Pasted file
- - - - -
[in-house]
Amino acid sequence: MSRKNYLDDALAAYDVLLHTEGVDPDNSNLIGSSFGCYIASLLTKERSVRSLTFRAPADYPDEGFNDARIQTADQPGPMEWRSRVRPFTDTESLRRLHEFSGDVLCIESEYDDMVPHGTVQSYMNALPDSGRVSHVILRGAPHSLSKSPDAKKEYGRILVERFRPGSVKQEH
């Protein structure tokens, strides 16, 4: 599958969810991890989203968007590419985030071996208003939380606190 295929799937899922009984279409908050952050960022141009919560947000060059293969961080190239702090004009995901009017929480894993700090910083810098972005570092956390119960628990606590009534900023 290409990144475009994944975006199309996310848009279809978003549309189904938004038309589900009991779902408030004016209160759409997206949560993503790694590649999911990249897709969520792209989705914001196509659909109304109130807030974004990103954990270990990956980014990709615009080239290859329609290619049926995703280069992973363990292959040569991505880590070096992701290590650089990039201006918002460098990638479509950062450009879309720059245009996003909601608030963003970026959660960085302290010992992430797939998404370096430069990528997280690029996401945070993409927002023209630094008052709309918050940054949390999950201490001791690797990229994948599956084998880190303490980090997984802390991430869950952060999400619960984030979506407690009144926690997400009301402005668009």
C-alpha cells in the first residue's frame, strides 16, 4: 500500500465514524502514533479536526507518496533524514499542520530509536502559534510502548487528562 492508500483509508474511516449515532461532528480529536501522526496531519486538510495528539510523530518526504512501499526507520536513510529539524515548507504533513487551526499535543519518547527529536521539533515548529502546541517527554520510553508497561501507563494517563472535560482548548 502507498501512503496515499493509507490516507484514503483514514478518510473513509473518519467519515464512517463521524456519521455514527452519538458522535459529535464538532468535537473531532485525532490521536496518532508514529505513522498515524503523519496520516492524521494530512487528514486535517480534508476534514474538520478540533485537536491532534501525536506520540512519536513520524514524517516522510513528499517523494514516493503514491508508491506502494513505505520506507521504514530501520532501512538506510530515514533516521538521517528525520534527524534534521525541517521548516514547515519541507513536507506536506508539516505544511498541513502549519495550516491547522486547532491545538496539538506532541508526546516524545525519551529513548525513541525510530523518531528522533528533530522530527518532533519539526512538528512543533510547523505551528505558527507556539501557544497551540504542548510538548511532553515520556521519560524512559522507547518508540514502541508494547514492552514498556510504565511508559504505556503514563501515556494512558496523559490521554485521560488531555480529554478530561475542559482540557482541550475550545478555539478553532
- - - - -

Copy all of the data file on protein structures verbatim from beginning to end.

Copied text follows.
[in-house]
Amino acid sequence: MSRKNYLDDALAAYDVLLHTEGVDPDNSNLIGSSFGCYIASLLTKERSVRSLTFRAPADYPDEGFNDARIQTADQPGPMEWRSRVRPFTDTESLRRLHEFSGDVLCIESEYDDMVPHGTVQSYMNALPDSGRVSHVILRGAPHSLSKSPDAKKEYGRILVERFRPGSVKQEH
């Protein structure tokens, strides 16, 4: 599958969810991890989203968007590419985030071996208003939380606190 295929799937899922009984279409908050952050960022141009919560947000060059293969961080190239702090004009995901009017929480894993700090910083810098972005570092956390119960628990606590009534900023 290409990144475009994944975006199309996310848009279809978003549309189904938004038309589900009991779902408030004016209160759409997206949560993503790694590649999911990249897709969520792209989705914001196509659909109304109130807030974004990103954990270990990956980014990709615009080239290859329609290619049926995703280069992973363990292959040569991505880590070096992701290590650089990039201006918002460098990638479509950062450009879309720059245009996003909601608030963003970026959660960085302290010992992430797939998404370096430069990528997280690029996401945070993409927002023209630094008052709309918050940054949390999950201490001791690797990229994948599956084998880190303490980090997984802390991430869950952060999400619960984030979506407690009144926690997400009301402005668009």
C-alpha cells in the first residue's frame, strides 16, 4: 500500500465514524502514533479536526507518496533524514499542520530509536502559534510502548487528562 492508500483509508474511516449515532461532528480529536501522526496531519486538510495528539510523530518526504512501499526507520536513510529539524515548507504533513487551526499535543519518547527529536521539533515548529502546541517527554520510553508497561501507563494517563472535560482548548 502507498501512503496515499493509507490516507484514503483514514478518510473513509473518519467519515464512517463521524456519521455514527452519538458522535459529535464538532468535537473531532485525532490521536496518532508514529505513522498515524503523519496520516492524521494530512487528514486535517480534508476534514474538520478540533485537536491532534501525536506520540512519536513520524514524517516522510513528499517523494514516493503514491508508491506502494513505505520506507521504514530501520532501512538506510530515514533516521538521517528525520534527524534534521525541517521548516514547515519541507513536507506536506508539516505544511498541513502549519495550516491547522486547532491545538496539538506532541508526546516524545525519551529513548525513541525510530523518531528522533528533530522530527518532533519539526512538528512543533510547523505551528505558527507556539501557544497551540504542548510538548511532553515520556521519560524512559522507547518508540514502541508494547514492552514498556510504565511508559504505556503514563501515556494512558496523559490521554485521560488531555480529554478530561475542559482540557482541550475550545478555539478553532